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Thursday, February 05, 2015

Playing With Fire - Theatre for the theatre-junkie and non-theatre-person alike!

Last Thursday night, after I got all the people into the theatre I got to stay and watch the show, Playing With Fire: The Theo Fleury Story.  This doesn't always happen.  Sometimes I'm just too brain busy to enjoy watching a show and Thursdays are also my youngest's drama class so if my husband can't pick him up I have to.  But, a bad cold kept the wee one home form class and a relatively smooth ticket distribution meant I could go in and enjoy the show.  And I did.

I wasn't sure if it would be my thing.  Although I grew up in a very hockey family I was always the odd one out, preferring the arts to the ice. I was worried it would send me into flashbacks of my childhood spent running around at ice arenas while my brothers played when I'd rather have been somewhere else. But I needn't have feared.  The show was clearly about hockey, but it was more than that.  The story itself is truly engaging.   is Fleury on that synthetic ice surface - charismatic and in-your-face.  A friend of mine called it a master-class in acting and I think that is true.  You never 'see' the actor, only Fleury.  You can tell Smyth knows this story inside and out, as though he lived it himself. The direction and design is also terrific.  This is no solitary actor on a bare stage with a chair - he's skating the whole show, whipping pucks in the nets, fighting and reliving his moments with true action. The soundtrack is rock and roll and wonderfully appropriate for this life. At times you feel you are sitting at the bar listening to the bravado of the superstar, at other times you are witness to the raw vulnerability of the young hockey player in the more horrible of circumstances.  It's surprisingly uplifting considering all he goes through, but at the end you see that it's really a story of survival against the odds, and that makes you happy.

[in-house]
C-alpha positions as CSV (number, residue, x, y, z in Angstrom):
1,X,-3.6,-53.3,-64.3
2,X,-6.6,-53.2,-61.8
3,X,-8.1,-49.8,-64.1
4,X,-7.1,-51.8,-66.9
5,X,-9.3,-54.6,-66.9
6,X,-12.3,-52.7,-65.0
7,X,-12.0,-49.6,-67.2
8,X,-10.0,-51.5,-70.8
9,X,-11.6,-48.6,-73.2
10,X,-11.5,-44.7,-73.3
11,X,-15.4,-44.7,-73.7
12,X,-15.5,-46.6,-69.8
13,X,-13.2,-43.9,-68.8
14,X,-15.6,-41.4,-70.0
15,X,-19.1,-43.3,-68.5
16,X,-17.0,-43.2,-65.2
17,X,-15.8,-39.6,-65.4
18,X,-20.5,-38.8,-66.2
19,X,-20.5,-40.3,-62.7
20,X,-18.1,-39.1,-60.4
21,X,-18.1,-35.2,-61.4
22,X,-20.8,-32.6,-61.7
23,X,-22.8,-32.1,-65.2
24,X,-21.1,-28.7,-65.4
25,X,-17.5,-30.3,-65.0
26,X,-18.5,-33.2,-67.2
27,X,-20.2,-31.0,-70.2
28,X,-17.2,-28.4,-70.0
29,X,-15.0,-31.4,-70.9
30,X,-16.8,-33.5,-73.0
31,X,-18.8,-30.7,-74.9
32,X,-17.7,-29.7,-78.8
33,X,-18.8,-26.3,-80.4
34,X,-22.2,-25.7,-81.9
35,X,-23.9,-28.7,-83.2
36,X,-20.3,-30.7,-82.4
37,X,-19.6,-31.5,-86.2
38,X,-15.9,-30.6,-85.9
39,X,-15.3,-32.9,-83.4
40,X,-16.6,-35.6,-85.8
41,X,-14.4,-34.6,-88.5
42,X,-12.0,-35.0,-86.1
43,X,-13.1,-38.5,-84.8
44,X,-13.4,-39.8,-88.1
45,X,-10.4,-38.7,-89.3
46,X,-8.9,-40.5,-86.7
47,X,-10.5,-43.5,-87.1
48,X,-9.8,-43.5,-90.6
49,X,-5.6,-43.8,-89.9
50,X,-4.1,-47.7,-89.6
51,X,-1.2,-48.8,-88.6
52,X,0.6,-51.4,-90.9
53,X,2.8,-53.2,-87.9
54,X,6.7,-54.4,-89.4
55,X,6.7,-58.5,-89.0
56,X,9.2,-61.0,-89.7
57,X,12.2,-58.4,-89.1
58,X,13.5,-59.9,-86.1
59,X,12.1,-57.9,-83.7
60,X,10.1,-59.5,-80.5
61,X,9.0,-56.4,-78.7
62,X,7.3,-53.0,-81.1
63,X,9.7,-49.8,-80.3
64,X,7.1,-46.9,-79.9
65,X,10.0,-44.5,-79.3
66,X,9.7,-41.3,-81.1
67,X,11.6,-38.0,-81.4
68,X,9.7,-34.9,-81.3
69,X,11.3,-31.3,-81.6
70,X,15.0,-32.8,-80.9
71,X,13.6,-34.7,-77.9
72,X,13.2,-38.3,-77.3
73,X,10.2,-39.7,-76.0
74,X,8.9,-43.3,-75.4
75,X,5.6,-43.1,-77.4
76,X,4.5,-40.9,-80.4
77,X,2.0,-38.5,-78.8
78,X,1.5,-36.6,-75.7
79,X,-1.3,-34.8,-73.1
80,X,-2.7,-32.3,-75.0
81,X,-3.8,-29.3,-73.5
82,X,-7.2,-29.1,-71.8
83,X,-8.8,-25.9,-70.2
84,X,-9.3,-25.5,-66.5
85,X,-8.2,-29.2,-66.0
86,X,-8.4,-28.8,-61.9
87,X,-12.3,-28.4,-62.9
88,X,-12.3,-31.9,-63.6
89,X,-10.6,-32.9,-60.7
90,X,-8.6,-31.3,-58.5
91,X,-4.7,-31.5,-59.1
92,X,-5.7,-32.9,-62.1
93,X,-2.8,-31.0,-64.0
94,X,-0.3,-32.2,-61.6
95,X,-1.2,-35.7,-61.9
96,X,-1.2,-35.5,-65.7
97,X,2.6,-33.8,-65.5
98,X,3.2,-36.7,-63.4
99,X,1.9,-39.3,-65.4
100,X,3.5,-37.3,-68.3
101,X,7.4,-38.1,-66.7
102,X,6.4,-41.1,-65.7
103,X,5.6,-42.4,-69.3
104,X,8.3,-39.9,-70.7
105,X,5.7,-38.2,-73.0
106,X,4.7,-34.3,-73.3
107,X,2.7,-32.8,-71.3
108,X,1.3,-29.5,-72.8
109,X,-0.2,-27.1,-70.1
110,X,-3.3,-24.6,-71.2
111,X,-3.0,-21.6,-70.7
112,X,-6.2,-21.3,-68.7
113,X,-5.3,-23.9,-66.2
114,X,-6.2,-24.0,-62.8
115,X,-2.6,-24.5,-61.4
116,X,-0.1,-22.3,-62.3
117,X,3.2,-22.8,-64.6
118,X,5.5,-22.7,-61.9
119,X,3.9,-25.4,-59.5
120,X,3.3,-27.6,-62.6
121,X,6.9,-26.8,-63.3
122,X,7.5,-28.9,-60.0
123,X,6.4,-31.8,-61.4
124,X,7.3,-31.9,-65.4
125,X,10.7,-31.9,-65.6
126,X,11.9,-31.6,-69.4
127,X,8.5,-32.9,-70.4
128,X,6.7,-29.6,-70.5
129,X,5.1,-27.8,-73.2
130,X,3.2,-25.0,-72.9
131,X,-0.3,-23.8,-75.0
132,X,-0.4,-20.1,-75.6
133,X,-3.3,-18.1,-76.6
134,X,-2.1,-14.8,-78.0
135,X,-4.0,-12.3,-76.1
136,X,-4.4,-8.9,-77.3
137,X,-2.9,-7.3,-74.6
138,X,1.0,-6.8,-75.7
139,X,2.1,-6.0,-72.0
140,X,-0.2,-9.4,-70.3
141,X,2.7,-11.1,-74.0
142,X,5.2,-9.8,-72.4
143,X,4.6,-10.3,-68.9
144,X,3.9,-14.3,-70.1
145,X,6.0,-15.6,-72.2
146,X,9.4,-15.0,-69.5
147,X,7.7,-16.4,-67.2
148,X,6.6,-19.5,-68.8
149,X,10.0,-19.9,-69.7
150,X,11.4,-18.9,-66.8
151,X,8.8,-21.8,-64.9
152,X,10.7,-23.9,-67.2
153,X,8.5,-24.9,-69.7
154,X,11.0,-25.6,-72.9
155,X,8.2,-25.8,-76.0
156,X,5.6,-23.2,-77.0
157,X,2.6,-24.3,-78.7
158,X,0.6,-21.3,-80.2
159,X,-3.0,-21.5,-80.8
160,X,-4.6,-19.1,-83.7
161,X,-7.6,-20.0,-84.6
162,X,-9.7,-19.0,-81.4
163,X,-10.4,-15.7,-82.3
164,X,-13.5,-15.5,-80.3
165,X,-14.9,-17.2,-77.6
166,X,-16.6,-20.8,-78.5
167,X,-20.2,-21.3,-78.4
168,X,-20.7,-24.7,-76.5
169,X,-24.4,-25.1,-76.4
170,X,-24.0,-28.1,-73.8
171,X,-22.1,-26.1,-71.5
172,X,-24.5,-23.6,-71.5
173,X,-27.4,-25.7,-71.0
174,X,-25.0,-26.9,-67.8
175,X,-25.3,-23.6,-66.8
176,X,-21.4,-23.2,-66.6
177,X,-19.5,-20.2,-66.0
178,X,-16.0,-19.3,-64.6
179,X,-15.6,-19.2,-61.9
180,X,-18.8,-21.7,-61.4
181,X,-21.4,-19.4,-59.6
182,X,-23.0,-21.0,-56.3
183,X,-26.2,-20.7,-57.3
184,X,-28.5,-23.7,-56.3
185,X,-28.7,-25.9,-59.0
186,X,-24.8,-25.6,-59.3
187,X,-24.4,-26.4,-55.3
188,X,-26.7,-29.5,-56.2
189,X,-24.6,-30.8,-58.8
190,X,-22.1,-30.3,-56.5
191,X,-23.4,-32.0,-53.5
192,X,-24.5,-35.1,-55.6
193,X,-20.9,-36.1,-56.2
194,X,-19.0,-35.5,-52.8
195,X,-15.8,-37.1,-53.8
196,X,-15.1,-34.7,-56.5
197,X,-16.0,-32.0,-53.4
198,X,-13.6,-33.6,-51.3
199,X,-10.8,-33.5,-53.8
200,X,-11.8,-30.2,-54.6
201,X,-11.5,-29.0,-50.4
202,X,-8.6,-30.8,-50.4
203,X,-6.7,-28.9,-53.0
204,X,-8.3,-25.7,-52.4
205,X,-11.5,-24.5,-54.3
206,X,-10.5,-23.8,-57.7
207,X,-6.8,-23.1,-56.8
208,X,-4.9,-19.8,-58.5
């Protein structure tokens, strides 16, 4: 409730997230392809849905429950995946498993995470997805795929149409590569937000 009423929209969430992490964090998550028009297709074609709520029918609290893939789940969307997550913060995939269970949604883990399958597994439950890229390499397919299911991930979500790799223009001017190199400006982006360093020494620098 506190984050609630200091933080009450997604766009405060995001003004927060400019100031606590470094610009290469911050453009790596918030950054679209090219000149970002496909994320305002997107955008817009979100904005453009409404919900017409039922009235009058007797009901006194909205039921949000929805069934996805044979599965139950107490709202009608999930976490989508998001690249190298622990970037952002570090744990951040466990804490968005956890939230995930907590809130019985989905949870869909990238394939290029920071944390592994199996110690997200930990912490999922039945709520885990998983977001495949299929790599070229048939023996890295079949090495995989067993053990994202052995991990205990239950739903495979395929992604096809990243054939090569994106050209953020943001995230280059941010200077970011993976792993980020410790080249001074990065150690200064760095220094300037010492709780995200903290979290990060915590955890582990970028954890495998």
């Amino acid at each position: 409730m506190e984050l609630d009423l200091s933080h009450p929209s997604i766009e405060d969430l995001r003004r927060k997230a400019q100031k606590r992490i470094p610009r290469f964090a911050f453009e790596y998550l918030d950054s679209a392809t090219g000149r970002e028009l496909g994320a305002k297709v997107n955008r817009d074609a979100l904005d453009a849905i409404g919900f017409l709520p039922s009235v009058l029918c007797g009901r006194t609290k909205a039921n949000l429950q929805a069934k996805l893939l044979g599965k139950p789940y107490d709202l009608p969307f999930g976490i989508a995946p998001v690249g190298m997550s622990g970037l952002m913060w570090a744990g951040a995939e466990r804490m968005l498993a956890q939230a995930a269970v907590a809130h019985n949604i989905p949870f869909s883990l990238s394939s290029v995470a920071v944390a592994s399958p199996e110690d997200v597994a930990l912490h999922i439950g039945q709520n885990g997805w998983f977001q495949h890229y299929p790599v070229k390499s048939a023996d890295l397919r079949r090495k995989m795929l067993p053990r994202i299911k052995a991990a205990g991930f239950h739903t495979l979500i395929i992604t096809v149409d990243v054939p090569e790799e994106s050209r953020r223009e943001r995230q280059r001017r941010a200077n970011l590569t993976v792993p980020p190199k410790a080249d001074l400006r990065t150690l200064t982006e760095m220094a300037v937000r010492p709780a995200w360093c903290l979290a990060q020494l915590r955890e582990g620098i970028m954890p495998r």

Fleury's journey with it's ups and down reaches both incredible highs and low. It doesn't hide his flaws, it's honest and bare.  Shaun Smyth is a big part of what makes it so compelling.  He

For the hockey fan, I can only imagine it's even more.  For the theatre fan it's more than enough. If you can get to this show, you should go see it. It runs until February 15th.

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